Our studies also demonstrate that Hox genes (HoxA5, HoxA7 and HoxA10) are differentially regulated during the cell cycle and MLL1 occupancy at the Hox gene promoter fluctuates as a function of Hox gene expression. Notably, HoxA5 has been shown to activate p53, which regulates the expression of the cyclin-dependent kinase inhibitor p21 [46]. Similarly, HoxA10 is known to upregulate p21, leading to cell cycle arrest at the G1 phase in both monocytic and fibroblast cell lines [45]. Thus, it is possible that HoxA5, similar to HoxA10, regulates the cell cycle via p53 and p21 channels. Similar to the Hox gene, MLLs have also been shown to interact with the E2F family of proteins and to regulate cell cycle regulatory genes, including cyclins [26]. Thus, our results and independent observations from different laboratories indicate that both MLL1 and Hox genes are critical players in cell cycle progression. Although further studies are needed to understand the detailed roles of MLLs and different Hox genes in cell cycle regulation, our studies demonstrate distinct dynamics and the importance of MLL1, H3K4 methylation and selected Hox genes during cell cycle progression.

Experimental procedures

Cell culture and synchronization

HeLa cells were grown in Dulbecco’s modified Eagle’s medium (DMEM) supplemented with heat-inactivated fetal bovine serum (10%), l-glutamine (1%) and penicillin/streptomycin (0.1%), as described previously [12,47,48]. Cells were synchronized at G1/S phase using double thymidine treatment, as described previously [38,49]. Briefly, cells were grown in a 10 cm tissue culture plate up to 25% confluence, treated with 10 mm thymidine (Sigma, New York, NY, USA) for 18 h, released into fresh medium for 9 h and blocked again by the addition of 10 mm thymidine for an additional 17 h. Finally, the cells were released into fresh medium at G1/S phase and analyzed at 2.5 h intervals.

Preparation of whole-cell extract, histones and western blotting

HeLa cells (10 cm plates) were harvested, incubated with 200 μL of whole-cell extract buffer (50 mm Tris/HCI, pH 8.0, 150 mm NaCl, 5 mm EDTA, 0.05% NP-40, 0.2 mm phenylmethanesulfonyl fluoride, 1× protease inhibitors) on ice for 20 min and centrifuged (10 000 g for 10 min). The supernatant was used as whole-cell extract and the pellet was used for histone purification, as described previously [49]. The whole-cell protein extracts and histones were analyzed by western blotting using anti-MLL1 (Bethyl Laboratories, Montgomery, TX, USA), anti-Set1 (Bethyl Laboratories), anti-Ash2 (Bethyl Laboratories), anti-Rbbp5 (Bethyl Laboratories), anti-CGBP (IMGENEX, San Diego, CA, USA), anti-cyclin B (Santa Cruz Biotechnology, Santa Cruz, CA, USA), anti-cyclin E (Santa Cruz Biotechnology), anti-H3K4 trimethyl (Upstate Biotech, Waltham, MA, USA), anti-H3S28 phosphoryl (Upstate Biotech) and anti-H3K9 dimethyl (Upstate Biotech) sera.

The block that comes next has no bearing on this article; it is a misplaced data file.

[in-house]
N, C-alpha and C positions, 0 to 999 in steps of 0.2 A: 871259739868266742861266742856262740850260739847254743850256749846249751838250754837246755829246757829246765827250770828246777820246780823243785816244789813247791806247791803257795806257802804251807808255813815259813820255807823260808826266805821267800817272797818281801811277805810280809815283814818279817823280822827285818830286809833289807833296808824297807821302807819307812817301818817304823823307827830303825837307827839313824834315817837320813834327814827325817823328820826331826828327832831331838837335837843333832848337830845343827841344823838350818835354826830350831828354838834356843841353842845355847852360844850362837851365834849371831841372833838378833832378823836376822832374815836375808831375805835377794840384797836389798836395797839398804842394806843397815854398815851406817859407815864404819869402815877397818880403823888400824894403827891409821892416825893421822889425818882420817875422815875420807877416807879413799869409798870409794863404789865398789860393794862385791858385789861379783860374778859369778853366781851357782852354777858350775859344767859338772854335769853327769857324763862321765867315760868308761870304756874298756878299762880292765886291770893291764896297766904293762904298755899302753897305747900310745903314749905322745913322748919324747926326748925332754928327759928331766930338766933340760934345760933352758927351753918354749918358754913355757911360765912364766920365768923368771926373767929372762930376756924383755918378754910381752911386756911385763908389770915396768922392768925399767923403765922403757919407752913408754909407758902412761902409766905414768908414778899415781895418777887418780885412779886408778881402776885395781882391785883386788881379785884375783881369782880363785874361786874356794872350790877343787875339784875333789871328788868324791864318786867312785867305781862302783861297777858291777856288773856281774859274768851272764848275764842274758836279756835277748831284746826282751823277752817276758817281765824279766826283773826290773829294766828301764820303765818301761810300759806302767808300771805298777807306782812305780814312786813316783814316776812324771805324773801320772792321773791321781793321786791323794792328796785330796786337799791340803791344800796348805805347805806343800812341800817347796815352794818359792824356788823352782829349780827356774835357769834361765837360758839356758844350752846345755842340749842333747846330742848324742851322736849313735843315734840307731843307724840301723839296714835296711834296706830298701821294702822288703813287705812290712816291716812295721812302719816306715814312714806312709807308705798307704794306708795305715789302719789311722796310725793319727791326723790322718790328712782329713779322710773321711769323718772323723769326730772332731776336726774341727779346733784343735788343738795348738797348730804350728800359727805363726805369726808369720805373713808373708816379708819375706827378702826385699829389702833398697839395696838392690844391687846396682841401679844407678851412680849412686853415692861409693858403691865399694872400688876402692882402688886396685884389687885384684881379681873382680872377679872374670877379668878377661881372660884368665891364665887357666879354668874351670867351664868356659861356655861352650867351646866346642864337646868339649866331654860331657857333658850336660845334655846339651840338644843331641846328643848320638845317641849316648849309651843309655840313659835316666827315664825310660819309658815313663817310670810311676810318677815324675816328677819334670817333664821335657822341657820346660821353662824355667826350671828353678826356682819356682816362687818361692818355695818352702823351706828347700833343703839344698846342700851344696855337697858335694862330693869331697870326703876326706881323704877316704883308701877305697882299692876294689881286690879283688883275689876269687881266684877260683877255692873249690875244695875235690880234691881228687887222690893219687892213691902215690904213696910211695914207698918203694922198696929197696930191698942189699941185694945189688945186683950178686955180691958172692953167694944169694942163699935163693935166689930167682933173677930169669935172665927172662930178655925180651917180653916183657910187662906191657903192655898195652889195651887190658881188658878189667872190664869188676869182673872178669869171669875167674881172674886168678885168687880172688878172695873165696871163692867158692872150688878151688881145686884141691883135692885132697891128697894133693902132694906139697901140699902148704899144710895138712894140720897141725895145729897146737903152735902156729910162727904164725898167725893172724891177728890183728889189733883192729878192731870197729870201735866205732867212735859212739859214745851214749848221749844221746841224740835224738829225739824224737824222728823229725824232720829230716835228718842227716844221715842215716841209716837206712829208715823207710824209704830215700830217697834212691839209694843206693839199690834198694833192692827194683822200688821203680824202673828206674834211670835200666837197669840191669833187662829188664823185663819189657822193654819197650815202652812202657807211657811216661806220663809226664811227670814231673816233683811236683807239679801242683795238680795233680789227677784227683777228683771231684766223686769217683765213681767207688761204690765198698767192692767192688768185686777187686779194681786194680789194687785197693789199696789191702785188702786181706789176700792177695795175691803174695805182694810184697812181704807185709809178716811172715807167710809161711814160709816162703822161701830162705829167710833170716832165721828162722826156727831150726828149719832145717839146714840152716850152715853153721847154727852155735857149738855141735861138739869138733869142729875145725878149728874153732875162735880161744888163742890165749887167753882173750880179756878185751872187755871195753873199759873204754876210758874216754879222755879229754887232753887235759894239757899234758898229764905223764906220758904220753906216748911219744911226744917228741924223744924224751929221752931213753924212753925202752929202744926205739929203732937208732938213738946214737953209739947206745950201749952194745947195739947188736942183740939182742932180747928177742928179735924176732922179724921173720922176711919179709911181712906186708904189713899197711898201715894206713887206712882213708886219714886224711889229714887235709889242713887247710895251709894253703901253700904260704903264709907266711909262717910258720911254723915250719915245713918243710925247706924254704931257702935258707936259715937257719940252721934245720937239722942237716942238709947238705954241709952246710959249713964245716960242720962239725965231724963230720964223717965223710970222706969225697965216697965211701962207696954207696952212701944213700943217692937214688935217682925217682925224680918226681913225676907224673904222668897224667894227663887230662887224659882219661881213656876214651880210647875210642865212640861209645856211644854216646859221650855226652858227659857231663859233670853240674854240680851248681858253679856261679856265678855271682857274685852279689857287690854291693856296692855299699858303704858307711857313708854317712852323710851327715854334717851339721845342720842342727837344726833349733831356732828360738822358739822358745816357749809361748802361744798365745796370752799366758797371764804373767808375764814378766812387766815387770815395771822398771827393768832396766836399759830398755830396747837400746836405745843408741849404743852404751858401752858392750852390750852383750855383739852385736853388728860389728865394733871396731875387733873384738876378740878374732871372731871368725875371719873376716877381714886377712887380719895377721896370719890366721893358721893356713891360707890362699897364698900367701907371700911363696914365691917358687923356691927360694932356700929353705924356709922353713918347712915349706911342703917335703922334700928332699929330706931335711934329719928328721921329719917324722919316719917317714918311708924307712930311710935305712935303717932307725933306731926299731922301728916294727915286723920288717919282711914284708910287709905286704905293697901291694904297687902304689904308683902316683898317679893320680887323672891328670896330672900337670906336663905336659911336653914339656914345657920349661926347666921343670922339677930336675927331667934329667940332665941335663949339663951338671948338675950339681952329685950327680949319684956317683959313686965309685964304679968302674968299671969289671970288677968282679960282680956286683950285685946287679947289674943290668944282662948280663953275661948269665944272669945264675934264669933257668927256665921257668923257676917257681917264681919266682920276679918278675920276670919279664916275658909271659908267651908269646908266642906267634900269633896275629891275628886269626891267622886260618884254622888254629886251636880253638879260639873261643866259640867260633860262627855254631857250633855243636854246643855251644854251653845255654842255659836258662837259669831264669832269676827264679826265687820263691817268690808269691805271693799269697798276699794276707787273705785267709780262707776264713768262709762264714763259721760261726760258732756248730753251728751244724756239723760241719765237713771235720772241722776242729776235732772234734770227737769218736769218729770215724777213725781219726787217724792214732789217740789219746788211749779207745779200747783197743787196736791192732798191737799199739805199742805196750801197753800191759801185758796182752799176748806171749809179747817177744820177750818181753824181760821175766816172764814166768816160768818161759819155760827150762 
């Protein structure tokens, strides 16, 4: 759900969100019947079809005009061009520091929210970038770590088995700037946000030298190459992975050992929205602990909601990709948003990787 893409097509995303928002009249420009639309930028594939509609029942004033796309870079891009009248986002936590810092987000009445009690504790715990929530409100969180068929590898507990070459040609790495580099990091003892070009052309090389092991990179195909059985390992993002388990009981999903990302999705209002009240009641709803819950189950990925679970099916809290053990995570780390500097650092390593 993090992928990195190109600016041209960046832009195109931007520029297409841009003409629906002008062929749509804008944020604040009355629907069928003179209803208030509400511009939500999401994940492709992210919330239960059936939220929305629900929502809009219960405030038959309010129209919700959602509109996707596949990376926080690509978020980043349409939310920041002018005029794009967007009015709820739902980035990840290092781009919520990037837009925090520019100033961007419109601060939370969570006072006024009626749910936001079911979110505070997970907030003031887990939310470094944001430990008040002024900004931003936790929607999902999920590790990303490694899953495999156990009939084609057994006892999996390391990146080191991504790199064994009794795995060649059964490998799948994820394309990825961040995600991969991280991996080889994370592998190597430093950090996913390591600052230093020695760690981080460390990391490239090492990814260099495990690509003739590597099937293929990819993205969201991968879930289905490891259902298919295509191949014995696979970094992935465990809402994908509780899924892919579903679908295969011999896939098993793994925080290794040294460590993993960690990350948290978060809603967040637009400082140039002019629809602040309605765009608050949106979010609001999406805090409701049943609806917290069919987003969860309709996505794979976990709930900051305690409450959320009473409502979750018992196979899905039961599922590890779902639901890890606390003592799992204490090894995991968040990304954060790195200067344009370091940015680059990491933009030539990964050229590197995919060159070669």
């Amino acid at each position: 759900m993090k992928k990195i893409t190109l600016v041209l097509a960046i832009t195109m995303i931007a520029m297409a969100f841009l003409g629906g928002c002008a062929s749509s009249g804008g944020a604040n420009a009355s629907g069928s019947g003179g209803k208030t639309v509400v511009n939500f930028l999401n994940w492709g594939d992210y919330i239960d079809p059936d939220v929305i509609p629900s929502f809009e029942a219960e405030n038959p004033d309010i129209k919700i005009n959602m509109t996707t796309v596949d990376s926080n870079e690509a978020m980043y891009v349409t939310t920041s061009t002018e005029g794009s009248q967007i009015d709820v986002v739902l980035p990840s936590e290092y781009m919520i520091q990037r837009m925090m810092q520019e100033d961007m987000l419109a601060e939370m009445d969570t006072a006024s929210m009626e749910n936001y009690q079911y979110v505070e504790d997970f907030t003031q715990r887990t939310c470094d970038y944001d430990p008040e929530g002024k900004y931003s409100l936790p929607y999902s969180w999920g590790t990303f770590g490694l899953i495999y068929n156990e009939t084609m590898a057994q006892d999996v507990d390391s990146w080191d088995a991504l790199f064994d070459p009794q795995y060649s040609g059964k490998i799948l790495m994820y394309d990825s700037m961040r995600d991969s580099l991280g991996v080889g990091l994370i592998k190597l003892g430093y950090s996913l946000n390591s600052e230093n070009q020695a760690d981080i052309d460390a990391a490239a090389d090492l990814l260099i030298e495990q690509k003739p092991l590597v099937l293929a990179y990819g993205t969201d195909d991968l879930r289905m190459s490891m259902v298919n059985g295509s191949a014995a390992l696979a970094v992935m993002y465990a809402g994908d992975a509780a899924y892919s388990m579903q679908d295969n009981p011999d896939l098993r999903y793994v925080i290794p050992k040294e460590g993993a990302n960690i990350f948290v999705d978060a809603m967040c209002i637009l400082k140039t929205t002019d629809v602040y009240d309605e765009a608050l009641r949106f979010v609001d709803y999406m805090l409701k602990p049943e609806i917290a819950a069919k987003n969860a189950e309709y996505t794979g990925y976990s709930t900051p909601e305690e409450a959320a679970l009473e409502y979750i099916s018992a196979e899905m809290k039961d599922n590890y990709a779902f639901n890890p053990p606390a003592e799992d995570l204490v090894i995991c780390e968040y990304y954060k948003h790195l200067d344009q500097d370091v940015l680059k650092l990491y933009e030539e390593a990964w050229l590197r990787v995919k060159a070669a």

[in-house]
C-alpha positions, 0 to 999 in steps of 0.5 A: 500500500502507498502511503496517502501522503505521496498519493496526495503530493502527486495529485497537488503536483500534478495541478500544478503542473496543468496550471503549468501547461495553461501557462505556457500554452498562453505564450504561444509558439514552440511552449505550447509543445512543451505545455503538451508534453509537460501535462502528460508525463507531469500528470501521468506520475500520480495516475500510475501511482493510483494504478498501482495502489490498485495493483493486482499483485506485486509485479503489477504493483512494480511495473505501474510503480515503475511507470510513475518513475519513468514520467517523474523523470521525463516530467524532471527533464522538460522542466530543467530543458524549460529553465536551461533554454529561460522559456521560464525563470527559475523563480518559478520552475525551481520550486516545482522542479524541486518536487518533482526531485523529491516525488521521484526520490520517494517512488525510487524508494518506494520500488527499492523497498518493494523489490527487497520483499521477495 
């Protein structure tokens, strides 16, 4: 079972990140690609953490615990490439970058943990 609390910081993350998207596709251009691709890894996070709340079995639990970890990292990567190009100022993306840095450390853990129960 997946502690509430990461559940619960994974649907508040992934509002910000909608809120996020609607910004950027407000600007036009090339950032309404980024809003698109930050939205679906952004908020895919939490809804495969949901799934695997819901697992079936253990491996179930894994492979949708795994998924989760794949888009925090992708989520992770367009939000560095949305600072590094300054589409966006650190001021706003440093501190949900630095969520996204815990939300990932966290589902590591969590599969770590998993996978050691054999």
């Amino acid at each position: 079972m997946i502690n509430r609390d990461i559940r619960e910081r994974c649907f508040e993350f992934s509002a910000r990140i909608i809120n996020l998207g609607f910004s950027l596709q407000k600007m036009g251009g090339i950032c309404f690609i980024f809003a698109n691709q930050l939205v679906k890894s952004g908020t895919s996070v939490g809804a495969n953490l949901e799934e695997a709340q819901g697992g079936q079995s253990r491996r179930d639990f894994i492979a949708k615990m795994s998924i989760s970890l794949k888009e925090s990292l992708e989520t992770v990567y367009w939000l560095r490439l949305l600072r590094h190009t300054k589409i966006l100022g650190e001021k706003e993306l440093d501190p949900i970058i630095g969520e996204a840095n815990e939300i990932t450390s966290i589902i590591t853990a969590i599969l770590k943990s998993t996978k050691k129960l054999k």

RNA purification and RT-PCR

For RNA purification, cells were resuspended in 200 μL of diethylpyrocarbonate (DEPC)-treated buffer A (20 mm Tris/HCl, pH 7.9, 1.5 mm MgCl2, 10 mm KCl, 0.5 mm dithiothreitol, 0.2 mm phenylmethanesulfonyl fluoride), incubated on ice (10 min) and centrifuged at 3500 g for 5 min. The supernatant (cytoplasmic extracts) was subjected to phenol–chloroform extraction, followed by ethanol precipitation, to obtain cytoplasmic mRNAs. mRNA was washed with DEPC-treated 70% ethanol, air dried, resuspended in DEPC-treated water, quantified and subjected to RT-PCR. RT reactions were performed in a total volume of 25 μL containing 1 μg of total RNA, 2.4 μm of oligo-dT, 100 U of MMLV reverse transcriptase (Promega, Madison, WI, USA), 1× first strand buffer (Promega), 100 μm dNTPs, 1 mm dithiothreitol and 20 U of RNaseOut (Invitrogen, Carlsbad, CA, USA). This cDNA (1 μL) was PCR amplified with the specific primer pairs listed in Table 1.

Table 1.   Nucleotide sequences of the primers used in PCR and ChIP analyses.
TranscriptForward primer (5′- to 3′)Reverse primer (5′- to 3′)
  1. a Primer pairs specific to promoters of respective genes.

MLL1GAG GAC CCC GGA TTA AAC ATGGA GCA AGA GGT TCA GCA TC
Ash2CCT GAA GCA GAC TCC CCA TAAGC CCA TGT CAC TCA TAG GG
Rbbp5GCA TCC ATT TCC AGT GGA GTTGG TGA CAT CCA CTT CCT CA
CGBPGCC ACA CGA CTA TTC TGT GACAG TAA TGG CGA TTG CAC TG
Cyclin ETTTCAGGGTATCAGTGGTGCGACAACA ACA TGG CTT TCT TTG CTC GGG
Cyclin BTTG ATA CTG CCT CTC CAA GCC CAATTG GTC TGA CTG CTT GCT CTT CCT
HoxA5GGC TAC AAT GGC ATG GAT CTGCT GGA GTT GCT TAG GGA GTT
HoxA7TTC CAC TTC AAC CGC TAC CTTTC ATC ATC GTC CTC CTC GT
HoxA10CCA TAG ACC TGT GGC TAG ACG GAG ACT TTG GGG CAT TTG TC
HoxA5 (P)aAGT AAG TCC CGA AGG GCA TCGAG AGA CTG GGC TCT GTT GG
HoxA7 (P)aGAG CCT CCA GGT CTT TTT CCACA CCC CCA GAT TTA CAC CA
HoxA10 (P)aCTC CTG GCC CAT CAA TAC AGTAG CCC TTT CTG GCT GAC AT
ActinAGA GCT ACG AGC TGC CTG ACGTA CTT GCG CTC AGG AGG AG

Immunofluorescence studies

HeLa cells were grown on cover slips, synchronized, fixed in 4%p-formaldehyde, permeabilized with 0.2% Triton-X100, blocked with goat serum, incubated (1 h) with the respective primary antibodies (MLL1, CGBP, Ash2, Rbbp5, H3K4 trimethyl and H3K9 dimethyl antibodies), washed and incubated with fluorescein isothiocyanate (FITC) or rhodamine (Jackson Immuno Research Laboratories, West Grove, PA, USA) conjugated secondary antibodies. Nuclear counterstaining was performed with DAPI. Immunostained cells were mounted and observed under a fluorescence microscope (Nikon Eclipse TE2000-U; Nikon, Melville, NY, USA).

Antisense-mediated knockdown of MLL1 and ChIP assay

HeLa cells were transfected with MLL1-specific phosphorothioate antisense oligonucleotide (5′-TGCCAGTCGTTCCTCTCCAC-3′) using commercial Maxfect transfection reagent, following the manufacturer’s instructions (MoleculA, Columbia, MD, USA). A scramble antisense oligonucleotide without any sequence homology with MLL1 (5′-CGTTTGTCCCTCCAGCATCT-3′) was used as control. For ChIP assay, HeLa cells (collected at 0, 10 and 20 h after synchronization) were fixed with 1% formaldehyde, washed, resuspended in lysis buffer (1% SDS, 10 mm EDTA, 50 mm Tris/HCl, pH 8, 1× protease inhibitors and 0.2 mm phenylmethanesulfonyl fluoride), sonicated until chromatin was sheared to an average DNA fragment length of 0.2–0.5 kb and subjected to ChIP assay as described previously [12].

Flow cytometry analysis

HeLa cells were grown to 60% confluence and transfected with MLL1 and scramble antisense oligonucleotides separately using Maxfect transfection (MoleculA) reagents, and incubated for 24 h. Control and transfected cells were harvested, fixed in 70% ethanol for 2 h, washed twice with 1× NaCl/Pi and stained with propidium iodide (final concentration, 0.5 μg·mL−1). The cells were analyzed by flow cytommetry, using a Fusing Beckman Coulter (Fullerton, CA, USA) Cytomics FC500 Flow Cytometry Analyzer.

Acknowledgements

We thank Saoni Mandal and Mandal laboratory members for critical discussions. This work was supported by grants from the Texas Advanced Research Program (00365-0009-2006) and the American Heart Association (SM 0765160Y).